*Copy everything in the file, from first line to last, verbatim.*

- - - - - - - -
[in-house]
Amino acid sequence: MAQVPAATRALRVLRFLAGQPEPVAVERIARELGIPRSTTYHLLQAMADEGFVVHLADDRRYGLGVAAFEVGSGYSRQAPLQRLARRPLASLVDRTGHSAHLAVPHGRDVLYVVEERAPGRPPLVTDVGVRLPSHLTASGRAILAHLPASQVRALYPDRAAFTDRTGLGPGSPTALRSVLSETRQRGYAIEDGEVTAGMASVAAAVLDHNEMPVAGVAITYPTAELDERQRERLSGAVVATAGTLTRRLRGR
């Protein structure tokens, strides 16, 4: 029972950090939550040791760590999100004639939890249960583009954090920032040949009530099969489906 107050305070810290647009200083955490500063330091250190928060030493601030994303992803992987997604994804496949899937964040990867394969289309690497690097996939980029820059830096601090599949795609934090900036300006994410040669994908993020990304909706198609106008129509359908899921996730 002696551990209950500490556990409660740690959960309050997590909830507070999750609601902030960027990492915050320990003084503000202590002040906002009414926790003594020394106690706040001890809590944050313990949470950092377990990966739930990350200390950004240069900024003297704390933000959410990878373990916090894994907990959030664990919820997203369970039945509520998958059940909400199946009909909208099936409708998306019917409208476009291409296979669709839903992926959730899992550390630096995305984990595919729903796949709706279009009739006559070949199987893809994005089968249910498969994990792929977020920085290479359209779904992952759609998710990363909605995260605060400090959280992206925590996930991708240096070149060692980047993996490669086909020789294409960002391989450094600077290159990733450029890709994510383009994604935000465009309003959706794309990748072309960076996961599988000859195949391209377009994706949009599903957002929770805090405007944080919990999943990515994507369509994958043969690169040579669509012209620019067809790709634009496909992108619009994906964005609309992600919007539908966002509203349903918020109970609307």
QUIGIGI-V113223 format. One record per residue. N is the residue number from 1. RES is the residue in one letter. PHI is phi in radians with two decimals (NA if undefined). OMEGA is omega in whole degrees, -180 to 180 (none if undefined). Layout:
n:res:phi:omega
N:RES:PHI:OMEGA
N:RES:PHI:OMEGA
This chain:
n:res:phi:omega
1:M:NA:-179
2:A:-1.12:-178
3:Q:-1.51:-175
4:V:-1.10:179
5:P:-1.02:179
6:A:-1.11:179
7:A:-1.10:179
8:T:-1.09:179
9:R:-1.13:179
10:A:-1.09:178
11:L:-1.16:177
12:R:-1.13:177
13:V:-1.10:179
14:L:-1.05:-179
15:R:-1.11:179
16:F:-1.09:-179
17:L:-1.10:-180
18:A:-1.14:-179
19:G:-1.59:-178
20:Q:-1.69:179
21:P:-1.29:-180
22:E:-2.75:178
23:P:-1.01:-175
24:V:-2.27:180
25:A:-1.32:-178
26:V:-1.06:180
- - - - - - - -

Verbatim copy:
[in-house]
Amino acid sequence: MAQVPAATRALRVLRFLAGQPEPVAVERIARELGIPRSTTYHLLQAMADEGFVVHLADDRRYGLGVAAFEVGSGYSRQAPLQRLARRPLASLVDRTGHSAHLAVPHGRDVLYVVEERAPGRPPLVTDVGVRLPSHLTASGRAILAHLPASQVRALYPDRAAFTDRTGLGPGSPTALRSVLSETRQRGYAIEDGEVTAGMASVAAAVLDHNEMPVAGVAITYPTAELDERQRERLSGAVVATAGTLTRRLRGR
């Protein structure tokens, strides 16, 4: 029972950090939550040791760590999100004639939890249960583009954090920032040949009530099969489906 107050305070810290647009200083955490500063330091250190928060030493601030994303992803992987997604994804496949899937964040990867394969289309690497690097996939980029820059830096601090599949795609934090900036300006994410040669994908993020990304909706198609106008129509359908899921996730 002696551990209950500490556990409660740690959960309050997590909830507070999750609601902030960027990492915050320990003084503000202590002040906002009414926790003594020394106690706040001890809590944050313990949470950092377990990966739930990350200390950004240069900024003297704390933000959410990878373990916090894994907990959030664990919820997203369970039945509520998958059940909400199946009909909208099936409708998306019917409208476009291409296979669709839903992926959730899992550390630096995305984990595919729903796949709706279009009739006559070949199987893809994005089968249910498969994990792929977020920085290479359209779904992952759609998710990363909605995260605060400090959280992206925590996930991708240096070149060692980047993996490669086909020789294409960002391989450094600077290159990733450029890709994510383009994604935000465009309003959706794309990748072309960076996961599988000859195949391209377009994706949009599903957002929770805090405007944080919990999943990515994507369509994958043969690169040579669509012209620019067809790709634009496909992108619009994906964005609309992600919007539908966002509203349903918020109970609307």
QUIGIGI-V113223 format. One record per residue. N is the residue number from 1. RES is the residue in one letter. PHI is phi in radians with two decimals (NA if undefined). OMEGA is omega in whole degrees, -180 to 180 (none if undefined). Layout:
n:res:phi:omega
N:RES:PHI:OMEGA
N:RES:PHI:OMEGA
This chain:
n:res:phi:omega
1:M:NA:-179
2:A:-1.12:-178
3:Q:-1.51:-175
4:V:-1.10:179
5:P:-1.02:179
6:A:-1.11:179
7:A:-1.10:179
8:T:-1.09:179
9:R:-1.13:179
10:A:-1.09:178
11:L:-1.16:177
12:R:-1.13:177
13:V:-1.10:179
14:L:-1.05:-179
15:R:-1.11:179
16:F:-1.09:-179
17:L:-1.10:-180
18:A:-1.14:-179
19:G:-1.59:-178
20:Q:-1.69:179
21:P:-1.29:-180
22:E:-2.75:178
23:P:-1.01:-175
24:V:-2.27:180
25:A:-1.32:-178
26:V:-1.06:180